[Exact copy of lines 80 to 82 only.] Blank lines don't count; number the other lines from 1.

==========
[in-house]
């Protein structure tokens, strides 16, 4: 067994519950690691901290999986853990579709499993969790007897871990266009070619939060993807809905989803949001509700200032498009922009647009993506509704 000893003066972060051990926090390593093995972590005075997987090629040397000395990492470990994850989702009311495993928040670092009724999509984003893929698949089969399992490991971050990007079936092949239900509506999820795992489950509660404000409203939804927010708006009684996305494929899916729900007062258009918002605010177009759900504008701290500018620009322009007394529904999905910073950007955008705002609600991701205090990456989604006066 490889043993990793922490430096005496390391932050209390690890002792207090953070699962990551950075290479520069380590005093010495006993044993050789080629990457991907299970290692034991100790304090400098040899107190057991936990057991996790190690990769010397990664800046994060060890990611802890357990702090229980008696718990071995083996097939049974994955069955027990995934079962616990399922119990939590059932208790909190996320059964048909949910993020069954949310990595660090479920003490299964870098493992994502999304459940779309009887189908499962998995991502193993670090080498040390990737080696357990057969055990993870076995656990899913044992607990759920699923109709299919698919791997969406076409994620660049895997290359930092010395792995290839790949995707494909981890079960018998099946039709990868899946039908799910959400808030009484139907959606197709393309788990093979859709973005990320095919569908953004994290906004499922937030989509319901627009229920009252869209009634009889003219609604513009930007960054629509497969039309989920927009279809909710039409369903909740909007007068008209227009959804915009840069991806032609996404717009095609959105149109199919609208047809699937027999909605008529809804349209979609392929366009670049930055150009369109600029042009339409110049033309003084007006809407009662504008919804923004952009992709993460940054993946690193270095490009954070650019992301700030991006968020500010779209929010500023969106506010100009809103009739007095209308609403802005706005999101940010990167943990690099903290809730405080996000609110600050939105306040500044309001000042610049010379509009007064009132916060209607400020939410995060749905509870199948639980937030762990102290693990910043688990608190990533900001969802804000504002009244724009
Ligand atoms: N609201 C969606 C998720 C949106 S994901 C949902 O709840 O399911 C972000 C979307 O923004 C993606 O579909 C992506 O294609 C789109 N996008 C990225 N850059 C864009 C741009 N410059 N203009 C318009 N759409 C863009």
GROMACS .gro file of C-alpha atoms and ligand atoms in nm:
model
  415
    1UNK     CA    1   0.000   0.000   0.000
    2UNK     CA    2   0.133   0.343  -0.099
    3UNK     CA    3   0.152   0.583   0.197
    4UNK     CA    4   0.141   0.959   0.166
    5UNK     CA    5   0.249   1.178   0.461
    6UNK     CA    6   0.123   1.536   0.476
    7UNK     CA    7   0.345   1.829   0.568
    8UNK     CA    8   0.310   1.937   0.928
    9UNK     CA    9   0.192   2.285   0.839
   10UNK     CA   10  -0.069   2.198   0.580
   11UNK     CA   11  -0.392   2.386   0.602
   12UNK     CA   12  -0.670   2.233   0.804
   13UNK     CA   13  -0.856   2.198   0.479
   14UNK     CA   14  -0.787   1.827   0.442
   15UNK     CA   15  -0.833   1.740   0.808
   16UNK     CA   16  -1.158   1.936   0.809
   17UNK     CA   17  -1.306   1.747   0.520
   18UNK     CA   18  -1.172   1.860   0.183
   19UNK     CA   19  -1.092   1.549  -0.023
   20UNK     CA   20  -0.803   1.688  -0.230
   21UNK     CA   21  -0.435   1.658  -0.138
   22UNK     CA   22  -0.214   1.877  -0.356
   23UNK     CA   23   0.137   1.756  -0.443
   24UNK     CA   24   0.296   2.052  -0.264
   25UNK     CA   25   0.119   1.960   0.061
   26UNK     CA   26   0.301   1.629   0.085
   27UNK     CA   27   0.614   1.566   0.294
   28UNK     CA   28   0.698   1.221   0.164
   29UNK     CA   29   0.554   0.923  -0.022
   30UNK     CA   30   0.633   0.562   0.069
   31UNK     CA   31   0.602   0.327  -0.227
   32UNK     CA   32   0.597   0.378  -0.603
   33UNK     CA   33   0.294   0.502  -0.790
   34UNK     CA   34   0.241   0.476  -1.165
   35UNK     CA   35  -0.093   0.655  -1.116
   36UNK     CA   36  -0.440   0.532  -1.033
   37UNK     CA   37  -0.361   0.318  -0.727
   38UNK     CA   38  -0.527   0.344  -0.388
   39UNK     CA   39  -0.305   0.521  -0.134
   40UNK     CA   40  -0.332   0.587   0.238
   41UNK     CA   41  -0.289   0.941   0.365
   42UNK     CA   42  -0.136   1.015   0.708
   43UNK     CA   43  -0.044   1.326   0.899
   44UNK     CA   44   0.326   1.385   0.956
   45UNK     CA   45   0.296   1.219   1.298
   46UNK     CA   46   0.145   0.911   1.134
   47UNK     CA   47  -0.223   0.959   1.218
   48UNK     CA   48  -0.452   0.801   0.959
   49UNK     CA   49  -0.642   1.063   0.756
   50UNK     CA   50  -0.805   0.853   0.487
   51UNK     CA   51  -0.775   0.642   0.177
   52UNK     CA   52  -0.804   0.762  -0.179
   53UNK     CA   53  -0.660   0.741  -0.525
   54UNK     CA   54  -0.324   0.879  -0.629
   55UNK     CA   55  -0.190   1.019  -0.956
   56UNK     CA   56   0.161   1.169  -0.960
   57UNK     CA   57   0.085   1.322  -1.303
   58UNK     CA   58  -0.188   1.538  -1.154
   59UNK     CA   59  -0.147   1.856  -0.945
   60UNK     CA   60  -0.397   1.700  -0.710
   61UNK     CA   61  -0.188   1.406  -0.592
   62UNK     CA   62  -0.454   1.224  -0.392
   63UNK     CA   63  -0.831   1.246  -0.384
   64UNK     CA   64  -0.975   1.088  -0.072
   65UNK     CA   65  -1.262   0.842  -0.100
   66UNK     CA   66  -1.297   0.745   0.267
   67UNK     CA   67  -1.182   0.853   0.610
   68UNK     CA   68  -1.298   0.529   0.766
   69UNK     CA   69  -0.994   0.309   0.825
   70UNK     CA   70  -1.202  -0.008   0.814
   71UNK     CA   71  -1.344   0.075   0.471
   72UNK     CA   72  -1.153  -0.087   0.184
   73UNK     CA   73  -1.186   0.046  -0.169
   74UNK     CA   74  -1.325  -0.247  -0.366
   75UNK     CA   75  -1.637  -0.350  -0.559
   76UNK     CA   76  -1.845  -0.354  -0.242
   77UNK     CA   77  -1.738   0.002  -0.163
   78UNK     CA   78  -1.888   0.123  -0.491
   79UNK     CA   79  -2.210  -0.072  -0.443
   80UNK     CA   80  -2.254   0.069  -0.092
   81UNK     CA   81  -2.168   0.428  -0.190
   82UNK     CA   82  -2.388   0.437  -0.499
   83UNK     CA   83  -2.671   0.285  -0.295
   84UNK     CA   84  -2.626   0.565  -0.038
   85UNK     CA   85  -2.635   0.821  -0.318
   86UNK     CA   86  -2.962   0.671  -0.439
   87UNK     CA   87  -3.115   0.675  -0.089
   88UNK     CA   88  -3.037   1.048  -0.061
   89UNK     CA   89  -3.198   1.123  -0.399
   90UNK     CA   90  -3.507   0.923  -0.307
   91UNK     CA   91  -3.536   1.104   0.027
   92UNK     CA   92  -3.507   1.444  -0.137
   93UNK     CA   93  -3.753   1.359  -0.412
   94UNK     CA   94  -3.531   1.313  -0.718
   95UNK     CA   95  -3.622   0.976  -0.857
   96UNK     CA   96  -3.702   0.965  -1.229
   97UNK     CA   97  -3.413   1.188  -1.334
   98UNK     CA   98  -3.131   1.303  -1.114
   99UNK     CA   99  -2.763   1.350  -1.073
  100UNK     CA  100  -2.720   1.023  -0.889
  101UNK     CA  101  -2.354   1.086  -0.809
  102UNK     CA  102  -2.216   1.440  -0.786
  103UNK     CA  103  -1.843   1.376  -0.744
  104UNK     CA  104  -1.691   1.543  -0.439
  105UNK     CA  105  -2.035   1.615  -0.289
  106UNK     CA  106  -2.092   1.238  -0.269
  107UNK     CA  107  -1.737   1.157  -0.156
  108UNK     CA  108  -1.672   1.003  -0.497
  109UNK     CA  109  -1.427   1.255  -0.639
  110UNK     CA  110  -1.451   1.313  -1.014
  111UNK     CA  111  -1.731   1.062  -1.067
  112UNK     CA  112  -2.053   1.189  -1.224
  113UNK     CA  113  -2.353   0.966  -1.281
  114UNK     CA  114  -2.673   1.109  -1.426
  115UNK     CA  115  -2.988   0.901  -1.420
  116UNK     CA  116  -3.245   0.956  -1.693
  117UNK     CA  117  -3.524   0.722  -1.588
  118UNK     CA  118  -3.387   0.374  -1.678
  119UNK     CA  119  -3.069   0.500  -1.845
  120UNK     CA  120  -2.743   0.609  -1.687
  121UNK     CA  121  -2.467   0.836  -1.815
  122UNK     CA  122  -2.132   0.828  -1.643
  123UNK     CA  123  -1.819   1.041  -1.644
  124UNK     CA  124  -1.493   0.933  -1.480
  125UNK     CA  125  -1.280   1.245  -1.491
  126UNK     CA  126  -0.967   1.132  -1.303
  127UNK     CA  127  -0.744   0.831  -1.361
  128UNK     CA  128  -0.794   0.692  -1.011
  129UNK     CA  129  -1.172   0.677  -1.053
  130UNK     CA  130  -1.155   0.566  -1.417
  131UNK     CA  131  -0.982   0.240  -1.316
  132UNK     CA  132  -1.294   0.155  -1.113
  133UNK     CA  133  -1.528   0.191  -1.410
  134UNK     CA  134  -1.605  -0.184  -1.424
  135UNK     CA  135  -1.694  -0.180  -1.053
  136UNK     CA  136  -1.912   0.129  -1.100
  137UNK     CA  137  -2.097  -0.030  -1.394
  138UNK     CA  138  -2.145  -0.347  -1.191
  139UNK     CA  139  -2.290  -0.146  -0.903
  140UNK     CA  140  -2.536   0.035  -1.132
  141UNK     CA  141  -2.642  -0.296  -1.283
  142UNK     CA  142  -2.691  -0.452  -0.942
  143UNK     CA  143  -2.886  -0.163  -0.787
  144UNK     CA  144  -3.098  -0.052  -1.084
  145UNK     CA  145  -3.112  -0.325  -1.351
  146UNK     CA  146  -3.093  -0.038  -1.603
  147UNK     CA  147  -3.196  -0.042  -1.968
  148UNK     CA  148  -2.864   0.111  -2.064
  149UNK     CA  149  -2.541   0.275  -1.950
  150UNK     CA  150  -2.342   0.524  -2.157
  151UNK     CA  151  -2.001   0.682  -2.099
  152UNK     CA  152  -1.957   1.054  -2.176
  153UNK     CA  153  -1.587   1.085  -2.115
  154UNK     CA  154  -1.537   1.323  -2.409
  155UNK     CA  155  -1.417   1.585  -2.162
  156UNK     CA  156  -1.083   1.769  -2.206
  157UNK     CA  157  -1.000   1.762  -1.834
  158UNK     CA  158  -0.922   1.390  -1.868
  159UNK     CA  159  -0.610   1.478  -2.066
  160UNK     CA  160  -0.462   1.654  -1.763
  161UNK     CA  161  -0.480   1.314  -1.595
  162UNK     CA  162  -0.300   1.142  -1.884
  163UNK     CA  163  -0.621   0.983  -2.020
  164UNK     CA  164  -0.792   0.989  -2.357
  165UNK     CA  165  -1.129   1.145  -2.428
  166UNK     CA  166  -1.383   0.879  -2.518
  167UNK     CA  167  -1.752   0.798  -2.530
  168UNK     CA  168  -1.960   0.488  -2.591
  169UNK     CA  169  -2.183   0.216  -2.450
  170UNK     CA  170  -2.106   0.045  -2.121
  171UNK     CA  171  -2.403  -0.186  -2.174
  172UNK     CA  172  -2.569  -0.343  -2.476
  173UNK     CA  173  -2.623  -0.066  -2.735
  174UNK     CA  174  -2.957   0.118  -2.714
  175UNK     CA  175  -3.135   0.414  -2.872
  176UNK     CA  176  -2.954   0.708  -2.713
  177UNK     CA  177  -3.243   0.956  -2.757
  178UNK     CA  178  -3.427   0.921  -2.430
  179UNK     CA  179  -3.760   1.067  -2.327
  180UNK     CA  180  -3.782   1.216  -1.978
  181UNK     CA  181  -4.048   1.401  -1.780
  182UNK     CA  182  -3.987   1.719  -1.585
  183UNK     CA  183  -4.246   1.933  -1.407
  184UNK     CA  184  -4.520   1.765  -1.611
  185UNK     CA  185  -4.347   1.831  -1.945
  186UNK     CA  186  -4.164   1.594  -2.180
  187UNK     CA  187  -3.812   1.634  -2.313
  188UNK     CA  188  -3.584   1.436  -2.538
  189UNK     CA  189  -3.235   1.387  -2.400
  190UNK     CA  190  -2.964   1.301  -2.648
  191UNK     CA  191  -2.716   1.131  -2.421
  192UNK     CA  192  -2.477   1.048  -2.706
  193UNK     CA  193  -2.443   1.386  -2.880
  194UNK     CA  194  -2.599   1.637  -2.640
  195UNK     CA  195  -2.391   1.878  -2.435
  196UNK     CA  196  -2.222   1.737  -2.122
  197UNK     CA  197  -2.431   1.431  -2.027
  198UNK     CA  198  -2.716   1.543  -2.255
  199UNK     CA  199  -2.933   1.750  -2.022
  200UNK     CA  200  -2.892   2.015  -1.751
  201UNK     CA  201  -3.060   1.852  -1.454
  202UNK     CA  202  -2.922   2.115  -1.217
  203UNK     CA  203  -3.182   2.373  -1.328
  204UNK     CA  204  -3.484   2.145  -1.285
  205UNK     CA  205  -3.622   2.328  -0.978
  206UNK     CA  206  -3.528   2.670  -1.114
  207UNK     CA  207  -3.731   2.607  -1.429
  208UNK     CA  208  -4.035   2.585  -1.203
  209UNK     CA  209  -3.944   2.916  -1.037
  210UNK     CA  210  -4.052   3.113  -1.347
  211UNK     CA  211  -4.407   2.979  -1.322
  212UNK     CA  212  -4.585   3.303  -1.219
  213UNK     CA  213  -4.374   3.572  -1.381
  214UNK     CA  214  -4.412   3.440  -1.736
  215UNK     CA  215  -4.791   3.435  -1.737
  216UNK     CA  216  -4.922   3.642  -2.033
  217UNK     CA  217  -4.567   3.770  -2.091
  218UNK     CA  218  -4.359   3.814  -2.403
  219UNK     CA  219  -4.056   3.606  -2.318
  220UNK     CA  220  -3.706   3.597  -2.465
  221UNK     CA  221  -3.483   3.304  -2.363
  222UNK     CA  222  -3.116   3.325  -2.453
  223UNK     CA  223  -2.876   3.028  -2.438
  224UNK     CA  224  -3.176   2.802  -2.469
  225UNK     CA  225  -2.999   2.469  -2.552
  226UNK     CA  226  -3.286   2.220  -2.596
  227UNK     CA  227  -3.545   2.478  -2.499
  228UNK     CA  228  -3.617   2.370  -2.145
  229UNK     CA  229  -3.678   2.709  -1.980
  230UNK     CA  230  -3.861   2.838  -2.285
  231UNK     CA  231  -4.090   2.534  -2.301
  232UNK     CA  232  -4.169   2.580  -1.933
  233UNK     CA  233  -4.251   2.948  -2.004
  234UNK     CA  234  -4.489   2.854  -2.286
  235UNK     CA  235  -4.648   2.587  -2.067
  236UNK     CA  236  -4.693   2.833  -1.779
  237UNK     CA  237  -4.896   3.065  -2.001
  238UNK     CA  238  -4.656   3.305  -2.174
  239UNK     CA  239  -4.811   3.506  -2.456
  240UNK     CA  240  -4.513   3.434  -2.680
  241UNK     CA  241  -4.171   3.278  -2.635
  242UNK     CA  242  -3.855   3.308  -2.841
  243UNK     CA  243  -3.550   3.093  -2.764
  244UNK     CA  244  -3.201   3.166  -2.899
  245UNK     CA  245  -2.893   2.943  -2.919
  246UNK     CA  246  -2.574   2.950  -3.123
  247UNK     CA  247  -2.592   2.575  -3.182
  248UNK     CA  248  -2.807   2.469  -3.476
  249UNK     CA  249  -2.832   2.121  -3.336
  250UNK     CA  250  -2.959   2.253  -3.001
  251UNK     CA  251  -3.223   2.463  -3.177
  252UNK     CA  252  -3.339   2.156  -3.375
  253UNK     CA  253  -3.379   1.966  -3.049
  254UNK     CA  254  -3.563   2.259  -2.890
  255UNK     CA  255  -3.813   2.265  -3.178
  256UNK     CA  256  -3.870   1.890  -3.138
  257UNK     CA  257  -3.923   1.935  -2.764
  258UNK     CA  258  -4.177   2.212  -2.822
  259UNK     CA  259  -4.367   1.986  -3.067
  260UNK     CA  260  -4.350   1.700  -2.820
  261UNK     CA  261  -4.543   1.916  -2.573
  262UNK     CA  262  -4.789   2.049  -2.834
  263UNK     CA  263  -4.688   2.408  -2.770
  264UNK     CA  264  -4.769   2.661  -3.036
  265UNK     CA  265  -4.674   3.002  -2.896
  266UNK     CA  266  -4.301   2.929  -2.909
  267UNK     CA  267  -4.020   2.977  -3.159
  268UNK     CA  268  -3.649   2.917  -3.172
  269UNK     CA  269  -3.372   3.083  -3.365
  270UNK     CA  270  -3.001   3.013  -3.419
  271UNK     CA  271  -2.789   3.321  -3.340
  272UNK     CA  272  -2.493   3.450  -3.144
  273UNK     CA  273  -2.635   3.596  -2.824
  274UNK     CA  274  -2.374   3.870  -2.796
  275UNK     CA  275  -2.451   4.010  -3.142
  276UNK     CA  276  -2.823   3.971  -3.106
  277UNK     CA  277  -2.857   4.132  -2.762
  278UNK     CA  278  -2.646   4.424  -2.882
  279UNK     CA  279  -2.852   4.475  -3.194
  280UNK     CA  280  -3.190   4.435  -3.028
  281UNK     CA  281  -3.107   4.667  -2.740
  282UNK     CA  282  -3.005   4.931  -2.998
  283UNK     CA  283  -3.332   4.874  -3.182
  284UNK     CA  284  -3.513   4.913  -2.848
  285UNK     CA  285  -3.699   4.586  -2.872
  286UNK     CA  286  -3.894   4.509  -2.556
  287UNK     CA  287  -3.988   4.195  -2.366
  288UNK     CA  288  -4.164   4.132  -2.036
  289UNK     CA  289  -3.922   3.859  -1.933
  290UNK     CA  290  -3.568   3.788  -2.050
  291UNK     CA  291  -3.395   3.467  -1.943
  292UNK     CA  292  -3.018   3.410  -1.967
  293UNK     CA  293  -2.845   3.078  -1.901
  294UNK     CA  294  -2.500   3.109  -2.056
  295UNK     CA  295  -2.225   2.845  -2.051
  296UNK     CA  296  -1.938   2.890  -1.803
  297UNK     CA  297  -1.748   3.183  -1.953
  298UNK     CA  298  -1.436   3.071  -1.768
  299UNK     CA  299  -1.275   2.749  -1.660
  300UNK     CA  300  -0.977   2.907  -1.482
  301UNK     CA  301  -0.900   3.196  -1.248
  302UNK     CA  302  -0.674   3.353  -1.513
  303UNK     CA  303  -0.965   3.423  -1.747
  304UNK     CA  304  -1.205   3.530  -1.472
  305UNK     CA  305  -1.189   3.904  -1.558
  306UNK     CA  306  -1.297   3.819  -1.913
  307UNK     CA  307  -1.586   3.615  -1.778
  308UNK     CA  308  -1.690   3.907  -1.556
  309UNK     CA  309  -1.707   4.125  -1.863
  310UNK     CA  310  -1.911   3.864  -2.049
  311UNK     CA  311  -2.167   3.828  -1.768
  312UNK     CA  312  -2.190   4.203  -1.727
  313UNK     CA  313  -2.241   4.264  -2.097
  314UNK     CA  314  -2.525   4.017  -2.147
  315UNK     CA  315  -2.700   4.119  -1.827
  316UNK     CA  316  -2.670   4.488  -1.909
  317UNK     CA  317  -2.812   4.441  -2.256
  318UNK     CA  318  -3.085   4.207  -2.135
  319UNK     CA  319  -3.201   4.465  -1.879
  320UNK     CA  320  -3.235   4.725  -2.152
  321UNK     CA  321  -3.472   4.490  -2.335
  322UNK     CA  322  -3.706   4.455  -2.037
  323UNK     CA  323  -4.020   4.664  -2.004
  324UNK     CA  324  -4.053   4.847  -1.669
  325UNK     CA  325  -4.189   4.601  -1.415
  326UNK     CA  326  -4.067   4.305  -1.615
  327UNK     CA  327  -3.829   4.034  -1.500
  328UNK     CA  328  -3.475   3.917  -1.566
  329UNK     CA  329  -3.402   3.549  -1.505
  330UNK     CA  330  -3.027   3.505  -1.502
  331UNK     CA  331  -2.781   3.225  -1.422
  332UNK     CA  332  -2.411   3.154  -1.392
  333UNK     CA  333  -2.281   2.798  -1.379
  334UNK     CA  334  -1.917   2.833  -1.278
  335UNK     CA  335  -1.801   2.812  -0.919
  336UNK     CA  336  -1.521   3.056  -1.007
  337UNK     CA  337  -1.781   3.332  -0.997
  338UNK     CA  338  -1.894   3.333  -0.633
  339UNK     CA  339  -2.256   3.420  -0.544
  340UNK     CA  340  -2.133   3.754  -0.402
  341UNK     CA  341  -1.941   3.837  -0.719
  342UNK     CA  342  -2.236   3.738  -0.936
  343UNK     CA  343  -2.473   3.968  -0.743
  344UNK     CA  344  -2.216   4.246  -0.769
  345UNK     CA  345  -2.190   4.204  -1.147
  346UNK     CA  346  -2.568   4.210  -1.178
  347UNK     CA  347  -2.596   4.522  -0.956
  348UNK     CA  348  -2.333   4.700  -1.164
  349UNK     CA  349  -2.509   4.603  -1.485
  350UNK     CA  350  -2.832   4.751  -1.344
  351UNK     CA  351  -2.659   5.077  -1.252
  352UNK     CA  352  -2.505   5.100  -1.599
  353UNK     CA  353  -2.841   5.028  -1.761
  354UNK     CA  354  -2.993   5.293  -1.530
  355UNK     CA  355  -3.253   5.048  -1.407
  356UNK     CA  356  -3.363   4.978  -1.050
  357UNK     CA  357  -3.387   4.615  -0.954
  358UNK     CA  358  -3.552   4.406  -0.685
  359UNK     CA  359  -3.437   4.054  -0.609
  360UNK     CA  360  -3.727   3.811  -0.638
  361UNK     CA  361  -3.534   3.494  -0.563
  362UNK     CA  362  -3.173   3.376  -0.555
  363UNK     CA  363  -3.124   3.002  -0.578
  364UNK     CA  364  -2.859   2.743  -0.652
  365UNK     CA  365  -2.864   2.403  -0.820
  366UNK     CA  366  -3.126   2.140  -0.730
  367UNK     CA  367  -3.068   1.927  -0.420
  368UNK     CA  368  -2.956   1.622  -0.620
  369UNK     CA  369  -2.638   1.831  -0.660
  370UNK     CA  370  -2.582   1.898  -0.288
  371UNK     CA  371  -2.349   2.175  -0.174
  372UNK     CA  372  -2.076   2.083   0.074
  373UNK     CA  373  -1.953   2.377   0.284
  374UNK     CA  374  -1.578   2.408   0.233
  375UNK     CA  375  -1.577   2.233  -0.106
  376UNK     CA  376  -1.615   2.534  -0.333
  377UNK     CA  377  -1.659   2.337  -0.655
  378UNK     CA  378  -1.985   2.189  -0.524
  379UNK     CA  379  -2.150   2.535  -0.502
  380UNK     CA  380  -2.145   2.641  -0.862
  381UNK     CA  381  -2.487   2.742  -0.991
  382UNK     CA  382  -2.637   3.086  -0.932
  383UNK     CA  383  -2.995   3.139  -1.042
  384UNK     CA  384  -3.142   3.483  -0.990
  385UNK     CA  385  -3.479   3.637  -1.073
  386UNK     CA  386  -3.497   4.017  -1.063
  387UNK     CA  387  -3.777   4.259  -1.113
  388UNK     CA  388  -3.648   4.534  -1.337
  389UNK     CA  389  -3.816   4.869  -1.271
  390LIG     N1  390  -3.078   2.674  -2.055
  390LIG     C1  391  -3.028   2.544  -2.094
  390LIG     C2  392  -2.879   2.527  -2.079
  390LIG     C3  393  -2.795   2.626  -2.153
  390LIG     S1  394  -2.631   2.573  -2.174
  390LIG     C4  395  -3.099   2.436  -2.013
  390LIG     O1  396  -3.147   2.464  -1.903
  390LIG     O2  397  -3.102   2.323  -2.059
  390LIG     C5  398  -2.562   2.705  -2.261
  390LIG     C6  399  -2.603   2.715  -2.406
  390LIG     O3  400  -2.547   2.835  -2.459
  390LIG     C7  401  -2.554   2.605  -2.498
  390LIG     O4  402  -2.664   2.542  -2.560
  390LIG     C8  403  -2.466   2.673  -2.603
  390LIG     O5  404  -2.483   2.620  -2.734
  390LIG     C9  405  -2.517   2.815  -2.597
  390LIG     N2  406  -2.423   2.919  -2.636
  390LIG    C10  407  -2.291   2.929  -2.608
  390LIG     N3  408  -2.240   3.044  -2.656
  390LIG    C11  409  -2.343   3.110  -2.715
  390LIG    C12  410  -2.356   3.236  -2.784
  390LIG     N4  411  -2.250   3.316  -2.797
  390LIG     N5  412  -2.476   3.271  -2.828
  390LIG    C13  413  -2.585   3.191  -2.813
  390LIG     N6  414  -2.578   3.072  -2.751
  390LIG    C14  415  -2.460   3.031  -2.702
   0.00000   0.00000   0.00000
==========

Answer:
   74UNK     CA   74  -1.325  -0.247  -0.366
   75UNK     CA   75  -1.637  -0.350  -0.559
   76UNK     CA   76  -1.845  -0.354  -0.242